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Old 08-20-2019, 01:50 PM
 
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I like lots of liquidity. 2008 saw banks cut or stop helocs. Losing A job and having all your extra money trapped in the house can be pretty miserable. Having at least bonds to sell can be very comforting
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Old 08-20-2019, 07:58 PM
 
Location: The Berk in Denver, CO USA
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Quote:
Originally Posted by Audie Murphy View Post
I will probably transition to 70/30 as nearing retirement.
We are 71/62 ages.
We are 72% stocks.
We have enough in cash and short-term bonds to survive a 6 year downturn.
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Old 08-21-2019, 03:47 AM
 
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Cash buffers are a mental mirage .. over and over it has been shown they add no additional protection at all over either standard rebalancing between stocks and bonds or even heaven forbid spending down directly from 100% equities.

The reason is the lack of the weight of cash and bonds in up markets grows so much more that spending down in downturns is cushioned .

At the end of the day a 50/50 portfolio has a 95% success rate of getting through all 119 30 year cycles to date .. 100% equities has a 93% success rate ....

Using cash buffers is mentally comforting to our brains but it really is a case of the emperors new clothes.

Pretty much the cycles that caused 100% equities to fail also killed off 50/50 with and without cash buffers as well
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Old Yesterday, 09:01 AM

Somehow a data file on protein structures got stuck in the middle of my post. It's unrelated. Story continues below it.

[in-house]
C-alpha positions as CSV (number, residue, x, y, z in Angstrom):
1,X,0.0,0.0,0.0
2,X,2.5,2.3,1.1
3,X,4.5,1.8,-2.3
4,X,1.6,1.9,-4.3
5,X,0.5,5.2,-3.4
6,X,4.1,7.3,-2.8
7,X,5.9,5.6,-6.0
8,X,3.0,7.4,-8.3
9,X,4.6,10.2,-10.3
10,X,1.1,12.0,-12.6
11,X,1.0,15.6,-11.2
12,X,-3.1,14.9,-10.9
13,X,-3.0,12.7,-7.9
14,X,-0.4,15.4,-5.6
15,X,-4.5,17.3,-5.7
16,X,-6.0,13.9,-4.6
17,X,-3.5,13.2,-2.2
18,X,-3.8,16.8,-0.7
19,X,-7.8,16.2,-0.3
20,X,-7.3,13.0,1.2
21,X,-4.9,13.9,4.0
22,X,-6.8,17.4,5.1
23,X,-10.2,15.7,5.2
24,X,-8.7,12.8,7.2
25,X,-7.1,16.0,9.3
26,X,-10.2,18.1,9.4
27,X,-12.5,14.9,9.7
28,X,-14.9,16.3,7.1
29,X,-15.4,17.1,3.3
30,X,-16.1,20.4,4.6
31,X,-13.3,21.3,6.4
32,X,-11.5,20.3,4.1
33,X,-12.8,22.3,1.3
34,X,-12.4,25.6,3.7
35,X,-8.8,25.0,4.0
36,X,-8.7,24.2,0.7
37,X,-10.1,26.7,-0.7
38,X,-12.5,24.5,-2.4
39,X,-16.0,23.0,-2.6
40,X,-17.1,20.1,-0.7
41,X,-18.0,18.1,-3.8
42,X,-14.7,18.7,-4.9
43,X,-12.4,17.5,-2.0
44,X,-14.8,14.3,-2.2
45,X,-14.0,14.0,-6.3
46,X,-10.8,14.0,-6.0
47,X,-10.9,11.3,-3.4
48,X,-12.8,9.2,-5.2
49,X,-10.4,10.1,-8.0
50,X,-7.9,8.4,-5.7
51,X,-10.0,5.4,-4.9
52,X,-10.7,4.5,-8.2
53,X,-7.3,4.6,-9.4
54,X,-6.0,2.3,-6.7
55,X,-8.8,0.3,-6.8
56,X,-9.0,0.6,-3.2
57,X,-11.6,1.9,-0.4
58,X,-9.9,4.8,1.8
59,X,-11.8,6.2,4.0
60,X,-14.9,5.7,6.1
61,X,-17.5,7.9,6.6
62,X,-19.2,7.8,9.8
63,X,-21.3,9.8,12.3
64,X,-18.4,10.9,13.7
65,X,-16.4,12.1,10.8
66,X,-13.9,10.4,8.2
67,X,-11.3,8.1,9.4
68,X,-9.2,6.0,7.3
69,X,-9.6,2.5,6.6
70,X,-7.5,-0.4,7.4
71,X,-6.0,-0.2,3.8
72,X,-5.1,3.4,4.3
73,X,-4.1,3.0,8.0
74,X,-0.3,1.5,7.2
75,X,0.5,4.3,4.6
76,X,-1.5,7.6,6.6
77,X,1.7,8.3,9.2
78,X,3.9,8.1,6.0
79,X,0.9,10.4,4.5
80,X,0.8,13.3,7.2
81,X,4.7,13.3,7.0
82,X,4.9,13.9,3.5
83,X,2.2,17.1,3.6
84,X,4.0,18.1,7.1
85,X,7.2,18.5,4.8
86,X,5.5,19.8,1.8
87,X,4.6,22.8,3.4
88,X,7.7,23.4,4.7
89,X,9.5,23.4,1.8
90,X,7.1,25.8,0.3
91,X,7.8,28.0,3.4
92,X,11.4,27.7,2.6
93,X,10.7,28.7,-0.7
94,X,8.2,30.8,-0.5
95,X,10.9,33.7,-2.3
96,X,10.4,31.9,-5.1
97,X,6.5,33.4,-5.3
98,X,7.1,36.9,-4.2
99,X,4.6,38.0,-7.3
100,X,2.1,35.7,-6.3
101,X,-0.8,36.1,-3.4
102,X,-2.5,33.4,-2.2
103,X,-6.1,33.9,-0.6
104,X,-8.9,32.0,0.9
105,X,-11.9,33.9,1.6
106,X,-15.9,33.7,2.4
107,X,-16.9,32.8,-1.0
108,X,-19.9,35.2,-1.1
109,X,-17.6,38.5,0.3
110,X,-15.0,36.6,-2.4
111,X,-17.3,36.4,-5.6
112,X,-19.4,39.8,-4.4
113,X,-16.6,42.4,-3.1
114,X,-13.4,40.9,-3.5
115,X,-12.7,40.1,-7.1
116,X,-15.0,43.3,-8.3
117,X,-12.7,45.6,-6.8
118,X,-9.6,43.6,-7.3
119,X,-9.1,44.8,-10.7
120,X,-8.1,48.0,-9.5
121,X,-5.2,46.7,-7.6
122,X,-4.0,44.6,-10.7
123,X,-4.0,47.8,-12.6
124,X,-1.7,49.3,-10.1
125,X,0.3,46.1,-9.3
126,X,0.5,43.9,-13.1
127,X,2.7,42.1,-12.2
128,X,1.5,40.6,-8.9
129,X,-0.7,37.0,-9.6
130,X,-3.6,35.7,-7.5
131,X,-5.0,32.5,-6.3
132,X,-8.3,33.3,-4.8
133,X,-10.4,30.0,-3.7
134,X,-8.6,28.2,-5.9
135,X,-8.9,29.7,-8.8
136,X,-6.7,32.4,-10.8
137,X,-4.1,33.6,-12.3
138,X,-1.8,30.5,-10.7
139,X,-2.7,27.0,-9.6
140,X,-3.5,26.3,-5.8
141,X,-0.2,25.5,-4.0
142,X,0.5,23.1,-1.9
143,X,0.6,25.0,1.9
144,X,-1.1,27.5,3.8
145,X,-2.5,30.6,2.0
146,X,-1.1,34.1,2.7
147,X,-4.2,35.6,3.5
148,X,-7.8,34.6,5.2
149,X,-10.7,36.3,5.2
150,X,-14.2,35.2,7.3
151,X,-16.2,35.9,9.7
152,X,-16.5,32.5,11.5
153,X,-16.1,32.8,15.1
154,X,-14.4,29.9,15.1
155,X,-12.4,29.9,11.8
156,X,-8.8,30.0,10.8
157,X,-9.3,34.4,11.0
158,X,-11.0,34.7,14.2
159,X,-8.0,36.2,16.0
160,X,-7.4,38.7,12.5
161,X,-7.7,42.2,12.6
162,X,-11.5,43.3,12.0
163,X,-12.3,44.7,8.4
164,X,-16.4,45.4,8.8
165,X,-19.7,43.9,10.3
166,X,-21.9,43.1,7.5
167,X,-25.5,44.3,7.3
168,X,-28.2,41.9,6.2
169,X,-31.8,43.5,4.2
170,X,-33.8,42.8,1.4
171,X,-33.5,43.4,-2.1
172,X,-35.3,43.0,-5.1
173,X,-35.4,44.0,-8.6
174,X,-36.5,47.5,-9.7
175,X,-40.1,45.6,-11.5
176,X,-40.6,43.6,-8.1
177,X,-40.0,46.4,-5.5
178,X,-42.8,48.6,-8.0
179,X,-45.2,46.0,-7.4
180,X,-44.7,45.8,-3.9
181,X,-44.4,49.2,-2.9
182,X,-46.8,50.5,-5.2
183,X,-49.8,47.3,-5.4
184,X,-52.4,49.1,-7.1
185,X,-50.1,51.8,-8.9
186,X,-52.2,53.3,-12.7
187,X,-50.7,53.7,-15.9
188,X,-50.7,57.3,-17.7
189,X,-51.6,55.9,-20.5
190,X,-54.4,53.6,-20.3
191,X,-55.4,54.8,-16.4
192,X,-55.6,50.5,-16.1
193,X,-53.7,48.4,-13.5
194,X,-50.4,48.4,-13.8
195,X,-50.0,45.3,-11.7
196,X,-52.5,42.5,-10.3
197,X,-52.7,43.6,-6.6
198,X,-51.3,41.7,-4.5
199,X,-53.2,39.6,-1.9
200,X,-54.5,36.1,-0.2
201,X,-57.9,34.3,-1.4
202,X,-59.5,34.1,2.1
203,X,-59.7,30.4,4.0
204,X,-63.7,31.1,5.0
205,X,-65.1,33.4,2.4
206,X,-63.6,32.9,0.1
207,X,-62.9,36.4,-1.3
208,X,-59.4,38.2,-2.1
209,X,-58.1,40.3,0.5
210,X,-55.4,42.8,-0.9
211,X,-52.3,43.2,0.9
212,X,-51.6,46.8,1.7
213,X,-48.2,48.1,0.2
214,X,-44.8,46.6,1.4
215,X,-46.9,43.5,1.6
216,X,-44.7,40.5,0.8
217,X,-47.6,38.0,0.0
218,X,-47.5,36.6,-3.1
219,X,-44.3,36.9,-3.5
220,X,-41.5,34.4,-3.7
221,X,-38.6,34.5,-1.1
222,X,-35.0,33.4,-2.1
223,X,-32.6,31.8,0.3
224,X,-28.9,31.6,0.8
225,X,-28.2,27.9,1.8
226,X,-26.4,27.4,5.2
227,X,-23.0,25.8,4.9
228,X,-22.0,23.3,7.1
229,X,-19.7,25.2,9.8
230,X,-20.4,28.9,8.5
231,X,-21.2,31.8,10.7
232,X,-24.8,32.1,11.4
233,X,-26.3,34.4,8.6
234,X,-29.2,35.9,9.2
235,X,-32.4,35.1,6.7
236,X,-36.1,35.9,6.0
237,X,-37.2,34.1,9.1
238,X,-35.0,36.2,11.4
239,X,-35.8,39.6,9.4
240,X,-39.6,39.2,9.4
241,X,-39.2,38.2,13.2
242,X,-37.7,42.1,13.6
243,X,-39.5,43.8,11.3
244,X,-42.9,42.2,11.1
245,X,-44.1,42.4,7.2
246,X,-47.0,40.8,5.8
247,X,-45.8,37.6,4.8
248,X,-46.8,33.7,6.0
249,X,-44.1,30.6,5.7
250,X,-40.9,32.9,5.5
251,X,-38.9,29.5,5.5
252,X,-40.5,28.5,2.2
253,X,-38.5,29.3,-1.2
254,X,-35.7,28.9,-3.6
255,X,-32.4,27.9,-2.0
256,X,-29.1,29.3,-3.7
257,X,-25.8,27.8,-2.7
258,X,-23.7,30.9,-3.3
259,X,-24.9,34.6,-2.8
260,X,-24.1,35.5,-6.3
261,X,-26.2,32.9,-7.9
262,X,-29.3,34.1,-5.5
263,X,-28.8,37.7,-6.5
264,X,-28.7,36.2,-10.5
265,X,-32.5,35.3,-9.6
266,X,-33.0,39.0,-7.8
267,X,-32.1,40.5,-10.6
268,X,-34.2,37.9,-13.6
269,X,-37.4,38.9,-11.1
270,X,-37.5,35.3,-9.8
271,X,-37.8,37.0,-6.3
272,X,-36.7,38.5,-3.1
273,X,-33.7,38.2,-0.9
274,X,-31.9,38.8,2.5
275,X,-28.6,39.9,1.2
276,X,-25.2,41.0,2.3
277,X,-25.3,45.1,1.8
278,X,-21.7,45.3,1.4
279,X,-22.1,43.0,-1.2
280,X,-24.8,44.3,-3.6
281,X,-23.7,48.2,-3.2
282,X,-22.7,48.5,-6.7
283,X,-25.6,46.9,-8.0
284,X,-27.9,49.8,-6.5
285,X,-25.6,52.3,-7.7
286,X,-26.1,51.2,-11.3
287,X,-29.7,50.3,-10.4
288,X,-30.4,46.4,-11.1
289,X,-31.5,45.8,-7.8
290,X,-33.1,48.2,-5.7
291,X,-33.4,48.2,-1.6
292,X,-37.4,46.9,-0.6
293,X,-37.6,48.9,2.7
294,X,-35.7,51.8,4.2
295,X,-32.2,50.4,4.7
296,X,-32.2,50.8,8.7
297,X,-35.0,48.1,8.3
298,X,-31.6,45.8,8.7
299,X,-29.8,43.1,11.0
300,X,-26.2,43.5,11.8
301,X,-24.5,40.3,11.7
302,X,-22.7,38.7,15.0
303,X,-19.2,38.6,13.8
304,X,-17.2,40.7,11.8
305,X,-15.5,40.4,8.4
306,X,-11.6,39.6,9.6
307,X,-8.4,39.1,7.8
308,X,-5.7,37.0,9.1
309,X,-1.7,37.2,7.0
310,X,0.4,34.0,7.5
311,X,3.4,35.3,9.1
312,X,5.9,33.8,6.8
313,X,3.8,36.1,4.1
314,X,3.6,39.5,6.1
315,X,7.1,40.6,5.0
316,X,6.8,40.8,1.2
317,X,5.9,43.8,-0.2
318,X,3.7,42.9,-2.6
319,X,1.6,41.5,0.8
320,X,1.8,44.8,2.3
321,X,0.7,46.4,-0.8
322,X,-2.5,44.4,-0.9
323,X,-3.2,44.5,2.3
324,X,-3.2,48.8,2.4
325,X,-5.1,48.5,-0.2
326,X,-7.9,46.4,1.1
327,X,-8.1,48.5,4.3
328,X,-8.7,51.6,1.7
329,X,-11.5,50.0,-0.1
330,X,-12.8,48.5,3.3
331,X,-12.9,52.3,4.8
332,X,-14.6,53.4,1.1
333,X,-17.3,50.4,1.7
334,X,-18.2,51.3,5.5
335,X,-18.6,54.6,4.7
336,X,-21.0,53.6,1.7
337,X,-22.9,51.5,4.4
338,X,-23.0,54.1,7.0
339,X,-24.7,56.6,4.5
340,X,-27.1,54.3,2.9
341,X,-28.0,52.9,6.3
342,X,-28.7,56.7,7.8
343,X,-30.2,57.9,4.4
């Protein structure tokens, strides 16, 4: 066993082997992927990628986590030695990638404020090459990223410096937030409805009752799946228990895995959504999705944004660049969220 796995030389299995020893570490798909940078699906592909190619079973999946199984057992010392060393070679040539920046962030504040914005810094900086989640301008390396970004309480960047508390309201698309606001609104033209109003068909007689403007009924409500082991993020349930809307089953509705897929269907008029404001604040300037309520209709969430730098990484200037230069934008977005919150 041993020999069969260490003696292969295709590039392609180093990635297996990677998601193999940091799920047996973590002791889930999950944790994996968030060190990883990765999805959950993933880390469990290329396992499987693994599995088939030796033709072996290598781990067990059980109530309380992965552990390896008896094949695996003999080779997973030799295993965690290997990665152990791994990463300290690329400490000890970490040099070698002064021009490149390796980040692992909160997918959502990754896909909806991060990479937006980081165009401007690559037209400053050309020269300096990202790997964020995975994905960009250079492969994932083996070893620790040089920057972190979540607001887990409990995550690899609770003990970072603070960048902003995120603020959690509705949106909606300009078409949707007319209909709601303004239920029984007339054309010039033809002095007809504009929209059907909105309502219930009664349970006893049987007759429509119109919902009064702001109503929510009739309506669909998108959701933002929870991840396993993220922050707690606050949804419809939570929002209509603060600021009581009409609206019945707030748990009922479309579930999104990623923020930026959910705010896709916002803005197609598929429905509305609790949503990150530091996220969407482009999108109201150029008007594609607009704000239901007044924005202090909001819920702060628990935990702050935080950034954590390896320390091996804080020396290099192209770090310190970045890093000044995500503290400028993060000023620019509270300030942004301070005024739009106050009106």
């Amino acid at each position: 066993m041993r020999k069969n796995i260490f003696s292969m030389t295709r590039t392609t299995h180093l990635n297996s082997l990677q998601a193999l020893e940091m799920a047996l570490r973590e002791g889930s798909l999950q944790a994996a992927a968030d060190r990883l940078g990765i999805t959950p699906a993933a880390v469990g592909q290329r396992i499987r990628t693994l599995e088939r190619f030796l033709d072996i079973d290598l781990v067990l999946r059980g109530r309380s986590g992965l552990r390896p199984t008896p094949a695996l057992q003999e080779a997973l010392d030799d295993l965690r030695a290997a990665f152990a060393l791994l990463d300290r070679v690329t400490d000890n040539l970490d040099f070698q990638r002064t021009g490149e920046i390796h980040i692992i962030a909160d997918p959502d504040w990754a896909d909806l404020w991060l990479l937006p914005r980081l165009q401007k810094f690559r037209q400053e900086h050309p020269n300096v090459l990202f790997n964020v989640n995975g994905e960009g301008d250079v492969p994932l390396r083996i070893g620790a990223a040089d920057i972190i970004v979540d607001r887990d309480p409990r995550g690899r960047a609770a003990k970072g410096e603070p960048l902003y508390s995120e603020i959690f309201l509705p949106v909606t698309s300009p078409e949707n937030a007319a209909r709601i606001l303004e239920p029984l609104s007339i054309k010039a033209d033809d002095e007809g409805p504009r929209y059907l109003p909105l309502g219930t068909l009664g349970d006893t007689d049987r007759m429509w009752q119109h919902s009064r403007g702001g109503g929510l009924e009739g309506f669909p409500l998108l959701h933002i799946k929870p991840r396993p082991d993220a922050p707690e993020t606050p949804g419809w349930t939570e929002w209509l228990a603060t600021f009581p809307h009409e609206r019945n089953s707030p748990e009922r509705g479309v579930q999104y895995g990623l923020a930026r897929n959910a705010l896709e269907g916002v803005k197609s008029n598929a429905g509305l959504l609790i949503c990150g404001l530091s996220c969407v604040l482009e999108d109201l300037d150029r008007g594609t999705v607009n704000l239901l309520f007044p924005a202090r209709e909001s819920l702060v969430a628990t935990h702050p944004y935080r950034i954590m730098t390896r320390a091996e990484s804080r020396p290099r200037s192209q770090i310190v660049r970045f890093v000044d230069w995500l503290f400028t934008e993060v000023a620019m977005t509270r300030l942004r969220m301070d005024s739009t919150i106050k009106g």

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Originally Posted by mizzourah2006 View Post
Do you still have a mortgage? If so, I'd rather be paying off my mortgage than investing in bonds. I'd go 100% stocks in my 401k and pay off my mortgage with what would have been the bond allocation.
interesting.... yes I do have a mortgage. I can double up and it would be paid off when I retire. Good Advice.
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Old Yesterday, 12:49 PM
 
26,336 posts, read 28,769,609 times
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Originally Posted by bmore4now View Post
Hello guys! I've been pretty aggressively risky with my 401K, because I started rather late (age 43). 98% in stocks with a 13% average rate of return since starting (2009) saving 15% of my income with a 2% match.


At what point should I scale down my risk. I keep hearing a recession is coming and I ideally would like to retire by age 60/62. What percentage of bonds/mutual fund is appropriate if I don't want to take a huge risk anymore or should I even change the allocation.


Thanks for your help.
Just to clarify, a mutual fund can invest in stocks or bonds or a mix of both. So I think you meant to say "what percentage of stocks/bonds".

Personally, I wouldn't be 98% in stocks. I just can't handle the volatility. At this point, I'd say you should at least be 20% in bonds. If you have a stable value fund in your 401, I'd use that as my bond portion. You don't have to move the money all at once, but I'd move at least some of it now...say go from 2% bonds to 5% tomorrow.

Even 20% in bonds is still fairly aggressive.
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Old Today, 02:53 PM
 
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Originally Posted by mysticaltyger View Post
Just to clarify, a mutual fund can invest in stocks or bonds or a mix of both. So I think you meant to say "what percentage of stocks/bonds".

Personally, I wouldn't be 98% in stocks. I just can't handle the volatility. At this point, I'd say you should at least be 20% in bonds. If you have a stable value fund in your 401, I'd use that as my bond portion. You don't have to move the money all at once, but I'd move at least some of it now...say go from 2% bonds to 5% tomorrow.

Even 20% in bonds is still fairly aggressive.
You are absolutely correct. Thanks for the clarity!


Great advice!
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